Lost Sherlock Holmes film discovered
I don’t usually do news stories, but this one is too awesome and too important to let pass. A film starring world renown Sherlock Holmes actor William Gillette was discovered this week in the French film archive, the Cinematheque Francais. This archive contains the most films on record in the world and stores them for posterity. This film is over 100 years old.
William Gillette may not be the most famous Sherlock Holmes or the best, but he certainly is the most important. He invented most of the Holmes quirks we know today, including the deerstalker hat and pipe. His stage career is legendary and he performed as Sherlock Holmes for over 30 years, from 1890 to the early 1900s. He only starred in one film. One single Sherlock Holmes film, in 1916. Considering how many times he was seen on stage, the film is a true rarity. It virtually preserves one of the most legendary Sherlock Holmes performances for all time.
A restored version of the film is going to highlight a European festival in January 2015. The news will probably pop up again at that time. I am very excited to see what they will do with this film and how it will be received. It is a silent film, of course, but it is one of the most important silent films ever made. I think it will be interesting to check out.
ihearofsherlock.com had this interview with the head of restoration:
I Hear of Sherlock Everywhere: Who are you and what do you do?Robert Byrne: I am an independent film preservationist and restorer, specializing in films of the silent era. I am also the president of the board of directors of the San Francisco Silent Film Festival.IHOSE: How did you come to be involved in this discovery?RB: In prior years we have partnered with the Cinematheque Francaise to restore two titles from their collection: THE HALF-BREED (1916) and THE GOOD BAD MAN (1916). We were very fortunate that when the materials for SHERLOCK HOLMES were identified earlier this year that the Cinematheque contacted us with the idea that we would work together on this project. We are thrilled and deeply honored to be working on them on this amazing project.IHOSE: What’s the significance of such a discovery?RB: William Gillette’s SHERLOCK HOLMES has been sought for generations as one of the most important “lost” films of the silent era. To have these materials come to light, and in complete form, seems almost miraculous.IHOSE: Why did it turn up now?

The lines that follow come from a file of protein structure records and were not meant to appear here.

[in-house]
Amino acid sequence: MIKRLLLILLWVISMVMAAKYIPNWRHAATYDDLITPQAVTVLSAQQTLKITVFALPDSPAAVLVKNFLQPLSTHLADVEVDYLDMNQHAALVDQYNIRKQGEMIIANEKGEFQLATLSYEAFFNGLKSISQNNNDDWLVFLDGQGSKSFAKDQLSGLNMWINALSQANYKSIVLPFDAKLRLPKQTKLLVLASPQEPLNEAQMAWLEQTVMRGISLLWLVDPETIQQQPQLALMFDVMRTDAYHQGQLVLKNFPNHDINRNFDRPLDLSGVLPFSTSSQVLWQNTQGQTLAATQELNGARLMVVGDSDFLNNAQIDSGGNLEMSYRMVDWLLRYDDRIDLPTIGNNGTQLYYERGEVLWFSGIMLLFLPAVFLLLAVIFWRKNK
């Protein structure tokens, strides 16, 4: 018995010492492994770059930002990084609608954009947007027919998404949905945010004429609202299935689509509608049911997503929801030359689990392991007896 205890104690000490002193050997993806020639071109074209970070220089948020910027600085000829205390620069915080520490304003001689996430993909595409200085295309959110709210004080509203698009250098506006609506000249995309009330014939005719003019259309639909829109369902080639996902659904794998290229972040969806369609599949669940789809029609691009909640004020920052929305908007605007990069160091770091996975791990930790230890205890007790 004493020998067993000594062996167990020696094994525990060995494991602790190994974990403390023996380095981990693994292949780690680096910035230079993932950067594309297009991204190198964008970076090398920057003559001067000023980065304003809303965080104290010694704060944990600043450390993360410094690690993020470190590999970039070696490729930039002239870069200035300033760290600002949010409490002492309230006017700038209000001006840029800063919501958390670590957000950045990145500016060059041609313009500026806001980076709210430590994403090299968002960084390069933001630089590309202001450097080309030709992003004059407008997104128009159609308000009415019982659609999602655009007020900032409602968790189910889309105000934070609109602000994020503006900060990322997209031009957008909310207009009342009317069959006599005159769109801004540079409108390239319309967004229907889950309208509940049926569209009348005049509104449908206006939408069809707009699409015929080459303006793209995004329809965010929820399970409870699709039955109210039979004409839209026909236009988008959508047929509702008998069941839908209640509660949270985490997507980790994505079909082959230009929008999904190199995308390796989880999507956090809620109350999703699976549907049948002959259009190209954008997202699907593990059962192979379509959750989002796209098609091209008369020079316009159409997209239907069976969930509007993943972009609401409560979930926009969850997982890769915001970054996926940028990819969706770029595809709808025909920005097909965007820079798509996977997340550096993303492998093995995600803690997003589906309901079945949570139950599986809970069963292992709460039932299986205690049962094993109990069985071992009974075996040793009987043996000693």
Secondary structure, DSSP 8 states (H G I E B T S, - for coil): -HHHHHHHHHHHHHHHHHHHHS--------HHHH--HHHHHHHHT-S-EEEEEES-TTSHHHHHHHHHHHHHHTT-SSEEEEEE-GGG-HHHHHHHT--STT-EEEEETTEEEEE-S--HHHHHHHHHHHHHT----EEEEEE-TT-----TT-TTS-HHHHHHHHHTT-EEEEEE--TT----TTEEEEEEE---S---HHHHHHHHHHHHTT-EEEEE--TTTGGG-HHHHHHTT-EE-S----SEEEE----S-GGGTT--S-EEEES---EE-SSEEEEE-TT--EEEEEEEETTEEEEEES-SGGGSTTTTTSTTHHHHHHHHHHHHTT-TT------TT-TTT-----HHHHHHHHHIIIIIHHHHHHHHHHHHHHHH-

RB: There is a time for everything. Apparently Destiny decided that it was time for SHERLOCK HOLMES to return just in time for the film’s 100th anniversary.IHOSE: Tell us more about the restoration process.RB: The Cinematheque Franciase and SF Silent Film Festival are collaborating on a complete restoration of the film, a project that has already been in progress since early summer. The restoration will include image repair and re-creation of the original color tinting. The final result will be new 35mm film preservation elements that will be preserved at the Cinematheque Franciase, and new 35mm film prints for theatrical exhibition. We will also create Digital Cinema Packages (DCP) for use in venues that do not support variable-speed 35mm projection.IHOSE: Did we learn anything about the film that wasn’t previously known?RB: We are learning that it is a very good film! What a disappointment it would have been to have discovered the holy grail only to find that the acting was hammy and the settings were cheap. Quite the contrary! I predict that audiences are going to be mesmerized with the final result.